Many women leave their annual gynecologist appointment without giving their Pap smear a second thought. But if you're part of the small percentage of women who receives the news that her results were abnormal, your Pap smear may be all you can think about.
While it's true that Pap smears are used to detect cervical cancer in its earliest stages, don't jump to conclusions.
"An abnormal Pap smear doesn't necessarily mean cancer. Abnormal results can be indicative of a variety of different cell changes, including infections, noncancerous strands of human papillomavirus (HPV) or menopause, none of which are typically cause for concern," explains Alicia Shields, DO, FACOG, OB/GYN with Main Line HealthCare OB/GYN in Blue Bell.
While the probability of cervical cancer being the cause of your abnormal Pap smear results is low, what happens if you do receive abnormal results?
"Depending on your risk, your gynecologist will likely recommend one of two options: wait one year and follow up with another Pap smear and HPV testing, or schedule a diagnostic test called a colposcopy for further examination," says Dr. Shields.
If your screening results fall into the category of ASC-US, a classification determines cells are abnormal but of undetermined significance, and you are under the age of 24, your gynecologist may advise waiting until your next Pap smear to make any additional treatment decisions.
However, if your screening results indicate a more serious risk, your gynecologist may recommend a colposcopy to better diagnose any abnormalities.
A colposcopy: What to expect
Perhaps the most common way to address cervical changes, a colposcopy is a diagnostic test that allows for further examination of the reason behind your abnormal results.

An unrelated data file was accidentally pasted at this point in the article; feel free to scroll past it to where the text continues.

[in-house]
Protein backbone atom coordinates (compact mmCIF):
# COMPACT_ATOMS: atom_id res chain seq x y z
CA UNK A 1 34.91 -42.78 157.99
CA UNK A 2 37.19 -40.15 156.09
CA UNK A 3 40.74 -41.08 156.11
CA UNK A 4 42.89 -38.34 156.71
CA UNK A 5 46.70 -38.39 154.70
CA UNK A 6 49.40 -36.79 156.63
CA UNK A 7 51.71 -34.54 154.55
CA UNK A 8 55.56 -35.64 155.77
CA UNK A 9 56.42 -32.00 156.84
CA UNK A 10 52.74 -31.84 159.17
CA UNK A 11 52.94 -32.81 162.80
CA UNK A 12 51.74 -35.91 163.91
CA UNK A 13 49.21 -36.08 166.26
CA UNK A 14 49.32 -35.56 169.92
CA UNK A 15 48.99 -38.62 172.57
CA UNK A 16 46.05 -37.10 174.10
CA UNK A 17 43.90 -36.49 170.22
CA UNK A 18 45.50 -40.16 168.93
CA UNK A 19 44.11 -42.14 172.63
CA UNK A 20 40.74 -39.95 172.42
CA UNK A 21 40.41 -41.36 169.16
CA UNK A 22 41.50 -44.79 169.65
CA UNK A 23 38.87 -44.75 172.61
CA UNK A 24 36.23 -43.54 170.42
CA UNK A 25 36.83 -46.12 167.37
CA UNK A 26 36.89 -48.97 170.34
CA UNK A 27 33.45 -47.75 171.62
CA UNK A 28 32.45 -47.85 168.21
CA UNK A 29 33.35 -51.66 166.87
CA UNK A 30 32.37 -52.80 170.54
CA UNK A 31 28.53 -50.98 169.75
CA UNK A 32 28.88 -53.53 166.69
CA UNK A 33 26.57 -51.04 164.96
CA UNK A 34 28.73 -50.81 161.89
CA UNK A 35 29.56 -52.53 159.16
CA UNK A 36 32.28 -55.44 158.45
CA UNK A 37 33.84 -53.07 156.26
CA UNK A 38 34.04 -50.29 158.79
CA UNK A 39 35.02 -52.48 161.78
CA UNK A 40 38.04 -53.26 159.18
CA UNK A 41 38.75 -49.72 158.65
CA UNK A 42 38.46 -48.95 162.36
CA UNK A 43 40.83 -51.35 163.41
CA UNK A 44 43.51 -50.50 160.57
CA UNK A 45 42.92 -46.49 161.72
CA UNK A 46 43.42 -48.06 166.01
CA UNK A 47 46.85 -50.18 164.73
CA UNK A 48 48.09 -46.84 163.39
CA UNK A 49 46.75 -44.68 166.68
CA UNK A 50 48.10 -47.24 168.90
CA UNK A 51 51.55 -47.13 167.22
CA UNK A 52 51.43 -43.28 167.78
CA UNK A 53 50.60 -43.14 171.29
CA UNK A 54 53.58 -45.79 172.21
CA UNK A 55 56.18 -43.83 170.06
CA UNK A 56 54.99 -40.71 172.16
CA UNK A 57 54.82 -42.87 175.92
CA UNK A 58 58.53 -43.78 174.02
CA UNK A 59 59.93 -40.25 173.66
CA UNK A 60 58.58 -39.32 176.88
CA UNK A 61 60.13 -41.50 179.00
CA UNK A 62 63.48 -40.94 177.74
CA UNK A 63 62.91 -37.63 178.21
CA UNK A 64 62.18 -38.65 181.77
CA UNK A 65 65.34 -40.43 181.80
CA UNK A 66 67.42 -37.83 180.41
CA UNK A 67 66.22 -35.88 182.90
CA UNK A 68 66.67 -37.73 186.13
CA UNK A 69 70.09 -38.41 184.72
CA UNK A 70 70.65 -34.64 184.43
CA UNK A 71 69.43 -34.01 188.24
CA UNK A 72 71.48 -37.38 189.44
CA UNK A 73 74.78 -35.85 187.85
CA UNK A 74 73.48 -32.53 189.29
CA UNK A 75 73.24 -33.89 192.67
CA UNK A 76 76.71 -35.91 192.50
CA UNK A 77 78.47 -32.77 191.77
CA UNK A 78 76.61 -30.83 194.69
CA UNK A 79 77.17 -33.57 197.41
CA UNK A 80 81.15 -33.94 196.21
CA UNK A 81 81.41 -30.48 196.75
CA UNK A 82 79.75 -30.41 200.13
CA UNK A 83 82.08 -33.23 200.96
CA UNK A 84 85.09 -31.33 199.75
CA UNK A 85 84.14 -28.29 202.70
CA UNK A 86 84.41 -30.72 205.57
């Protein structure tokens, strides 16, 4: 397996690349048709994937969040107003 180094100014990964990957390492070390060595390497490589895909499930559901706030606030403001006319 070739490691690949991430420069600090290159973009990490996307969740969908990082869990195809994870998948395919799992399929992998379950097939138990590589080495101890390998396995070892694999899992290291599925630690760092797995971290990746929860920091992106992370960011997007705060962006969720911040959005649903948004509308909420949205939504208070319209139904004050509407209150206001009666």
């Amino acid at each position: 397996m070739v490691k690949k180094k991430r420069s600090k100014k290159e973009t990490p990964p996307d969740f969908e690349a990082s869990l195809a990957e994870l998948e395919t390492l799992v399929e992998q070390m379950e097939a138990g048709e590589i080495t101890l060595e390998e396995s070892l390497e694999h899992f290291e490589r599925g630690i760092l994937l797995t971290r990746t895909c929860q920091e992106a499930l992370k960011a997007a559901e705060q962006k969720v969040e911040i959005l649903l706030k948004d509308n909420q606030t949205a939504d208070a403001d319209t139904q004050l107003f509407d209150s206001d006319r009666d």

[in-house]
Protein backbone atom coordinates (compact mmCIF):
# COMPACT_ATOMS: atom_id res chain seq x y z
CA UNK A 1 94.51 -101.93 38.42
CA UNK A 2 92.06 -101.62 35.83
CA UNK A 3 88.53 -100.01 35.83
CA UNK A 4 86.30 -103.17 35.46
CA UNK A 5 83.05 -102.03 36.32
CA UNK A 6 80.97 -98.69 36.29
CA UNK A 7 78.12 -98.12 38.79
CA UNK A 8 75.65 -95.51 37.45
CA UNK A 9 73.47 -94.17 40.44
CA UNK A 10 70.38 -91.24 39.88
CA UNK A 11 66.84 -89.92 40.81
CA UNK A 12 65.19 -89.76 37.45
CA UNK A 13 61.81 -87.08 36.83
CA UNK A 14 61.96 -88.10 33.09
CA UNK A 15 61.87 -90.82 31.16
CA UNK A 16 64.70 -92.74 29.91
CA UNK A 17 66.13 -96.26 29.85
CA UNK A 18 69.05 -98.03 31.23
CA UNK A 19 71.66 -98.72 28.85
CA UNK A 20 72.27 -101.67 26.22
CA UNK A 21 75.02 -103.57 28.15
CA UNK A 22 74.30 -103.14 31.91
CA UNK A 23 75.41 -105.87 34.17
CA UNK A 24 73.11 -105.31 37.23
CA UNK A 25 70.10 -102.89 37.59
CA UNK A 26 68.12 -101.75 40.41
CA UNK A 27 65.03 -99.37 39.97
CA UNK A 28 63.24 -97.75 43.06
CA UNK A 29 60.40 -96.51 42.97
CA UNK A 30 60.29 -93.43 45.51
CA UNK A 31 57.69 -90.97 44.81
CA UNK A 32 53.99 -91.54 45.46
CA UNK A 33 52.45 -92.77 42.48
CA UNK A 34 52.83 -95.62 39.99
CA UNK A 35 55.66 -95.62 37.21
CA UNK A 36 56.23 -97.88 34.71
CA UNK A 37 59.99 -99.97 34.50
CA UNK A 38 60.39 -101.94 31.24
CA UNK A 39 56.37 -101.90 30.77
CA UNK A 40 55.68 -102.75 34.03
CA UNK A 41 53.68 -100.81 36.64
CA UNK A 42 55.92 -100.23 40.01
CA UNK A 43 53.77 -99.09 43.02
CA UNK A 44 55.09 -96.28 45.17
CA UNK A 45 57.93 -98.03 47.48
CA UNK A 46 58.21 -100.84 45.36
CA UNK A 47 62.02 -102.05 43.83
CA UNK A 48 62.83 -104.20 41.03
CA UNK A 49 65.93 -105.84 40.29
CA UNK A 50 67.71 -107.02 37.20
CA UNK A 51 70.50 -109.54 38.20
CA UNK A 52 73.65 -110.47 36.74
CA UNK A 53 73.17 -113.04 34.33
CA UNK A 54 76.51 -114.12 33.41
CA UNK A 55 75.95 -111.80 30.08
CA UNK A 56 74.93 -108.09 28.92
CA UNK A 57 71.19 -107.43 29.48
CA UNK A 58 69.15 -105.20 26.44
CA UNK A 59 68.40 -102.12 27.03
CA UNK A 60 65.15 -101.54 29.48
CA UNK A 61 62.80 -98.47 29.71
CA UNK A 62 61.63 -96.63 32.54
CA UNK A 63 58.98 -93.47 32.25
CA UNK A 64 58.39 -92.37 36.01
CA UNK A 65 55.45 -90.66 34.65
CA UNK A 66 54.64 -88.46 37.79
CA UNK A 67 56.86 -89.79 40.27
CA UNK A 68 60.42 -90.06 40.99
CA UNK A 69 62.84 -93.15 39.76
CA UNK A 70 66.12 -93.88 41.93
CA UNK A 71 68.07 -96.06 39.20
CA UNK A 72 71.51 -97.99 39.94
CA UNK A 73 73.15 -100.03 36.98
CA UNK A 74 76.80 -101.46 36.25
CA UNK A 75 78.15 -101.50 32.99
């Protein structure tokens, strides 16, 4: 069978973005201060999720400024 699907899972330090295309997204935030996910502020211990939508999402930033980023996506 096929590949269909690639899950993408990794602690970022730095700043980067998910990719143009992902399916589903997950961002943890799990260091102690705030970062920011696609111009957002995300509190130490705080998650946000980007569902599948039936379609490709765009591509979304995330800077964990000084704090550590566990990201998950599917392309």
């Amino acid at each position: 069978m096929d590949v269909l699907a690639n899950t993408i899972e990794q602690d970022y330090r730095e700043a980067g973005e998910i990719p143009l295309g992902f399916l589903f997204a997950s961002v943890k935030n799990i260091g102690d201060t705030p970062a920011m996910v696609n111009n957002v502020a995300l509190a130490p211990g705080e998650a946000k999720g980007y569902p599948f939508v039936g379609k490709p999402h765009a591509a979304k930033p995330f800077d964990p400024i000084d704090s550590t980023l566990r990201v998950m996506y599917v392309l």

During a colposcopy, your gynecologist will use an instrument that will magnify the cervix and look for any irregularities. If something appears irregular, a small sample of tissue will be taken for biopsy. Your biopsy results can help determine whether or not you need further treatment.
"If your colposcopy results are negative, your gynecologist will likely just ask that you make an appointment for another Pap smear in a year. If your results are positive, however, this means that these cells have the potential to become cancerous and may need to be removed," explains Dr. Shields.
Your gynecologist can help you determine what treatment option is best for you, and discuss your recommended cancer screening options going forward.
Although getting called back for abnormal screening results is rare, don't let the fear of a phone call keep you from taking steps to protect your health.
"A Pap smear is one of the best ways to protect yourself from cervical cancer, and to detect any abnormalities early. For this reason, it's important to make and keep your annual appointments and talk to your health care provider about any concerning symptoms," says Dr. Shields.